Writer’s Block: Goal-line technology is approved

A press release last week revealed that FIFA, the world’s governing body of football (soccer), has at last embraced goal-line technology. It was not until recently that I came to the conclusion that it was needed; incidents over the years changed by mind.

Peter Bodley

Peter Bodley

Goal-line technology will be rolled out at the 2014 World Cup, which will take place in Brazil, but before that it will be used in the FIFA Confederations Cup, which will also be hosted in Brazil in mid to late June.

It also got a try out at FIFA’s Club World Cup championship in Japan in December 2012 and the apparent success has prompted FIFA to take what is a major step to introduce it in World Cup.

Why all the fuss. Well, in the long history of soccer, goals have been allowed or disallowed based on whether the referee and/or assistant referee (linesman) believe that the ball has crossed the goal-line – sometimes a very difficult decision – and with instant replays the norm in any television sports broadcast, a wrong decision is very clear for all to see.

But that wasn’t the case in the 1966 World Cup final between England and West Germany in London. The score was tied 2-2 after regulation and in extra time, a shot by England’s Geoff Hurst struck the underside of the crossbar. Whether it crossed the goal-line before spinning back out has not been determined to anyone’s satisfaction to this day. But the assistant referee signaled a goal and the decision gave England a 3-2 lead, while another goal in extra time made it a 4-2 final score for England. I remember watching the game on the BBC that summer and there were no TV replays available to clearly show whether the ball had crossed the line or not.

Ironically, it was another England versus Germany World Cup game, this time in South Africa in 2010, that prompted FIFA to seriously start considering goal-line technology. This was not a final, but Germany was ahead 2-1 when a shot by England’s Frank Lampard came back off the underside of the crossbar and was grabbed by the German goalkeeper. No goal was signaled by the referee or assistant referee, but TV replays showed that the ball landed several feet over line before spinning back. That would have tied the game 2-2; instead, within minutes Germany went ahead 3-1 and won the game 4-1, deservedly I might add.

Then in the 2012 European Cup last summer, Ukraine was denied a goal against England in a game England won 1-0 when the referee ruled a shot had not crossed the line before being cleared by an English defender. The ball had definitely crossed the line, TV replays showed, to put more pressure on FIFA.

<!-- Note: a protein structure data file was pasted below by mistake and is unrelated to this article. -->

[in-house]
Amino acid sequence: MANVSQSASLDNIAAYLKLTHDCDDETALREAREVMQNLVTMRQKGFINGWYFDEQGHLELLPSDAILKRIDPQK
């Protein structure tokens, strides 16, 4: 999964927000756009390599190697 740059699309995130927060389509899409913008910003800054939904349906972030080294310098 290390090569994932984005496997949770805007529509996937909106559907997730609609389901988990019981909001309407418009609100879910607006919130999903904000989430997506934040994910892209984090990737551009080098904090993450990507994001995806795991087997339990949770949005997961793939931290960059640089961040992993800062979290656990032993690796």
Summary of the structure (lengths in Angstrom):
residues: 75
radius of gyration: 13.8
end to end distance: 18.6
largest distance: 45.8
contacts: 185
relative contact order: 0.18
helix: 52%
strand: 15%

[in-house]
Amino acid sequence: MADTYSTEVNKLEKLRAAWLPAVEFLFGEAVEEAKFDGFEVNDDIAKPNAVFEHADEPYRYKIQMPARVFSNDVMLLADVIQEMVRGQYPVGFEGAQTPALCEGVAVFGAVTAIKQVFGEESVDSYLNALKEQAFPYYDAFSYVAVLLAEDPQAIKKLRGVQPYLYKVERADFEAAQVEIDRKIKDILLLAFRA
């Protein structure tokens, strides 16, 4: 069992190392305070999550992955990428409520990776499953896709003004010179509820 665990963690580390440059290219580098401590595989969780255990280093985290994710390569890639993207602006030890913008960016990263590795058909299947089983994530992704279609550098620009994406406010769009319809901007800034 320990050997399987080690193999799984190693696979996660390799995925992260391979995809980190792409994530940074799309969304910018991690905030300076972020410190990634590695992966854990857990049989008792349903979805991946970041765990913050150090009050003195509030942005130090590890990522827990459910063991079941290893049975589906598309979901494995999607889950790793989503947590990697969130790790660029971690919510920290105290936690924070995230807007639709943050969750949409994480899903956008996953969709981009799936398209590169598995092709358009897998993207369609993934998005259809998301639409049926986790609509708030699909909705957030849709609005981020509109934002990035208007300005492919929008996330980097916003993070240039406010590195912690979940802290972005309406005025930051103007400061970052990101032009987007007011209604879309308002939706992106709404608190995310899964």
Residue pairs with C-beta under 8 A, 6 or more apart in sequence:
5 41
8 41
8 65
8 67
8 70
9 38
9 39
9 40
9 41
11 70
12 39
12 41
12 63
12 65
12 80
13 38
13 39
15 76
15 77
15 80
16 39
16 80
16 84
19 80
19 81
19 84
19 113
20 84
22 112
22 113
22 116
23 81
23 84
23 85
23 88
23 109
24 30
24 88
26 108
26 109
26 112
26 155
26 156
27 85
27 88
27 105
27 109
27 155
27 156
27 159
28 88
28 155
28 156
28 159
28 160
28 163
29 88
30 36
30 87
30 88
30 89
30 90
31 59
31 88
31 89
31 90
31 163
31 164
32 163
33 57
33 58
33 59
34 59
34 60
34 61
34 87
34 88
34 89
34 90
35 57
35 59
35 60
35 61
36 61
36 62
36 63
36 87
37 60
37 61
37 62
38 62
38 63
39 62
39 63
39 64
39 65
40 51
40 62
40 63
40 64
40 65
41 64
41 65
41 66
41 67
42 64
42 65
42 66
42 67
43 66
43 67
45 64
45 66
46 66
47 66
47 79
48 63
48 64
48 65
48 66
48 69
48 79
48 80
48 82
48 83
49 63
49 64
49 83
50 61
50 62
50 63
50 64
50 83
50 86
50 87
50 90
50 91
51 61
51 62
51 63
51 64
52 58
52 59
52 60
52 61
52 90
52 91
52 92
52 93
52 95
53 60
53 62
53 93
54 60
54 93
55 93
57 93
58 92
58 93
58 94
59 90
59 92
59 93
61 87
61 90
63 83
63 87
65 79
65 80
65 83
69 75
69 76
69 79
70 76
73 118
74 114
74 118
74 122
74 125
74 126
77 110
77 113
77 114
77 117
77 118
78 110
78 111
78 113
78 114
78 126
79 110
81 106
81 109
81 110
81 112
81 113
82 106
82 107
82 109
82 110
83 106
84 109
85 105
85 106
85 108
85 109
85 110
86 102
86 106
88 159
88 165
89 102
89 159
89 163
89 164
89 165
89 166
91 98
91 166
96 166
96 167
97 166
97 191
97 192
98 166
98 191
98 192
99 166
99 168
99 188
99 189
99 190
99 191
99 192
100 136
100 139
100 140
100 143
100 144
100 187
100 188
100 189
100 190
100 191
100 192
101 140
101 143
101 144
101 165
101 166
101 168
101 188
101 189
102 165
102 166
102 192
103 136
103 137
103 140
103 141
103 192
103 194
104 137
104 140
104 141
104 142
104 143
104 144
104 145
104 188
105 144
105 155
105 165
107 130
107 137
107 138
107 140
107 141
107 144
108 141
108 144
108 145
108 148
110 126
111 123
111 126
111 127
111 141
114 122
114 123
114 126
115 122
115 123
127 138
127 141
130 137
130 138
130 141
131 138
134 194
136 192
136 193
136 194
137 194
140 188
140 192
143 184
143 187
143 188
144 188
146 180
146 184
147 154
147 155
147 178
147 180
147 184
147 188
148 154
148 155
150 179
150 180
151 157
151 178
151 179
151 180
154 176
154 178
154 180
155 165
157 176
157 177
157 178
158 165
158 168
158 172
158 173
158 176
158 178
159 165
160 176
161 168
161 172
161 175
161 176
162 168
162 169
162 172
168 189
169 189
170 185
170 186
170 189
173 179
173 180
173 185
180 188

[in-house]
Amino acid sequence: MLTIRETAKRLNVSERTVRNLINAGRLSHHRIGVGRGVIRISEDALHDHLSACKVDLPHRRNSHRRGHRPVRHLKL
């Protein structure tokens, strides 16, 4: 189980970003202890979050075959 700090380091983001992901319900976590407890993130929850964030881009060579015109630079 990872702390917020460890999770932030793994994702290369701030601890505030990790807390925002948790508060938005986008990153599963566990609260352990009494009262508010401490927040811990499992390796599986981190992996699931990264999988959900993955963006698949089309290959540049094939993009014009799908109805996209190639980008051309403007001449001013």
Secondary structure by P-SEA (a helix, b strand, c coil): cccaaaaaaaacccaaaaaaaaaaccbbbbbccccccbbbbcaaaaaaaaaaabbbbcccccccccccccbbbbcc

Two goal-line technology products, both approved by FIFA and used in Japan in December, are vying to be chosen. One called Goalref uses magnetic sensors both inside the goal posts and on the match ball, to determine whether the ball cross the line, while the other, known as Hawkeye, which is used in tennis and cricket, has a number of cameras focused on each goal to give a 3D picture of the ball’s exact location.

Both systems connect to a wrist band worn by the referee which lets him know in under a second if the ball has crossed the line, negating one of the original concerns of the technology – that the game would be delayed for several minutes while a controversial decision was reviewed in a way similar to college and NFL football. FIFA is expected to make a decision on a system in April.

While the English Premier League has stated that it will introduce goal-line technology sooner than later, the cost of installing could well make it difficult for the technology to be put in place on a worldwide basis and besides Michel Platini, the president of UEFA, the governing body of football in Europe, remains adamantly opposed to the technology. UEFA-sanctioned European Champions League and Europa League club competitions have two extra officials, one stationed behind each goal.

Once goal-line technology is introduced, there will be a clamor for technology to be expanded to determine, for example, whether an offside decision is correct. I, for one, don’t think it should. The human element needs to remain in the game.

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